And I’m indebted to the SafetyXchange website (see http://www.safetyxchange.org/compliance-risk-management/how-to-document-safety-training-part-3-of-4)  for an even clearer example, where a US Appeals Court ruled in favour of OSHA to say that signing that you’ve understood a manual is not good enough to prove you have.  In this case, a worker was hit on the head by falling equipment whilst working in a drainage ditch. The employer claimed that if any violation happened, it was because the foreman didn’t follow safety rules. But the court ruled (Complete General Const. Co. v. OSHRC, 2005 U.S. App. LEXIS 5197 (6th Cir.), March 29, 2005) that more than just signing a document was required (my underlining):

“… merely having an individual sign a form acknowledging his responsibility to read the safety manual is insufficient to insure that the detailed instructions contained therein have actually been communicated.”

So there is strong precedent to suggest that if you rely only on people signing that they’ve understood training or rules or a policy, this may not hold up if something goes wrong. If it matters to your business or to life and limb that training be genuinely understood, then simply getting the employee to sign that they’ve read something may not help enough.

Giving a test to confirm understanding

The third common way to document training is to give people a quiz or test after training to confirm their understanding.   Typically the test will ask questions about the material in the training and how it could be applied by the attendee. Usually such a test will be delivered online, and the attendee can easily take it on a PC or other workstation (or even nowadays on a smartphone or tablet).

The critical thing that such a test gives you is confirmation not only that the training was attended, not only that the employee claims to have understood, but actual evidence that the training was understood.  Additionally, taking a test like this reinforces the training and makes it more likely that the learning will “stick”; and it also gives the attendee immediate feedback:  they either know that they have understood the material, or if they get anything wrong, they can get some helpful feedback.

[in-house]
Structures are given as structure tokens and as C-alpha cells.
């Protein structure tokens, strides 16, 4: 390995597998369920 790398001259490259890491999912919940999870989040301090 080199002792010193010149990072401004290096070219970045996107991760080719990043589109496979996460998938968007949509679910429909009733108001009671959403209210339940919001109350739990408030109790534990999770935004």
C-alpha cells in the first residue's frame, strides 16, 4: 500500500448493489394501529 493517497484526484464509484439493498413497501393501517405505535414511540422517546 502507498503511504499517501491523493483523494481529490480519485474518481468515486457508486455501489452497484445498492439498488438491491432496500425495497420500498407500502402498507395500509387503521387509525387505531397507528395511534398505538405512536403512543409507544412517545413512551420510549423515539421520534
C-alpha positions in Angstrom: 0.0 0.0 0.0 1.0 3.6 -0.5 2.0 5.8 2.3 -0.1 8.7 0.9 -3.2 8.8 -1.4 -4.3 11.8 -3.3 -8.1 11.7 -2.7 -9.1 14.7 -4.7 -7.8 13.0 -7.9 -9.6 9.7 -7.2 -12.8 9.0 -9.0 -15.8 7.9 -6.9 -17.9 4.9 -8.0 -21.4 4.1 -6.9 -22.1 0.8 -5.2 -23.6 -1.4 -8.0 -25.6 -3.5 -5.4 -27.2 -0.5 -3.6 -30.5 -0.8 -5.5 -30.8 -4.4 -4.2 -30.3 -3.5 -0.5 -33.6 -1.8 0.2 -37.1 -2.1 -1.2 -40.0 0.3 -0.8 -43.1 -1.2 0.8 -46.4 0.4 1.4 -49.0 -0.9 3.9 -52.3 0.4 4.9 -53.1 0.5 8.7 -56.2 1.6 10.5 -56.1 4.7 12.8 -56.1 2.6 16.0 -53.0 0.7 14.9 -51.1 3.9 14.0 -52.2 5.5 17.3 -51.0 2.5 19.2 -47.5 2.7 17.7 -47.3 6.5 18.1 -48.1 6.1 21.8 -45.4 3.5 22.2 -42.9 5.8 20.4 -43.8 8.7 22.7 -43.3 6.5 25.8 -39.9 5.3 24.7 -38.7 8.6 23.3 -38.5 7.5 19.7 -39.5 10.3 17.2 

It is important that if you use testing, you ensure that the tests you deliver are valid (i.e. they test what they are supposed to) and reliable (they measure understanding consistently). And if you do test people, you can’t turn a blind eye to people who fail. A test failure is an indication that someone doesn’t understand something and you need to take remedial action – e.g. follow-up training. That is valuable because you want to improve someone’s learning in such a case – but it is something that you have to make plans to deal with.

If you don’t check understanding, it’s all too easy for someone to zone out of training, but if they know there will be a test, they are more likely to pay attention. Getting compliance training attendees to take a test is the only way to ensure that people have understood.

There are lots of ways compliance failings can happen. Training can’t deal with all of these. For instance, if your processes can’t deal with a fraudulent employee or if your culture involves taking high risks, training may not help.  But very often a compliance issue can happen due to lack of understanding or knowledge.  If an employee says, “I didn’t understand that we weren’t supposed to do that” when a company is guilty of a health and safety error, making a bribe overseas or short-changing customers – then training can make a big difference. And giving people a test after training is the best way to document that training.

John Kleeman is Chairman of Questionmark Corporation in Norwalk, CT.  He may be reached at john@questionmark.com.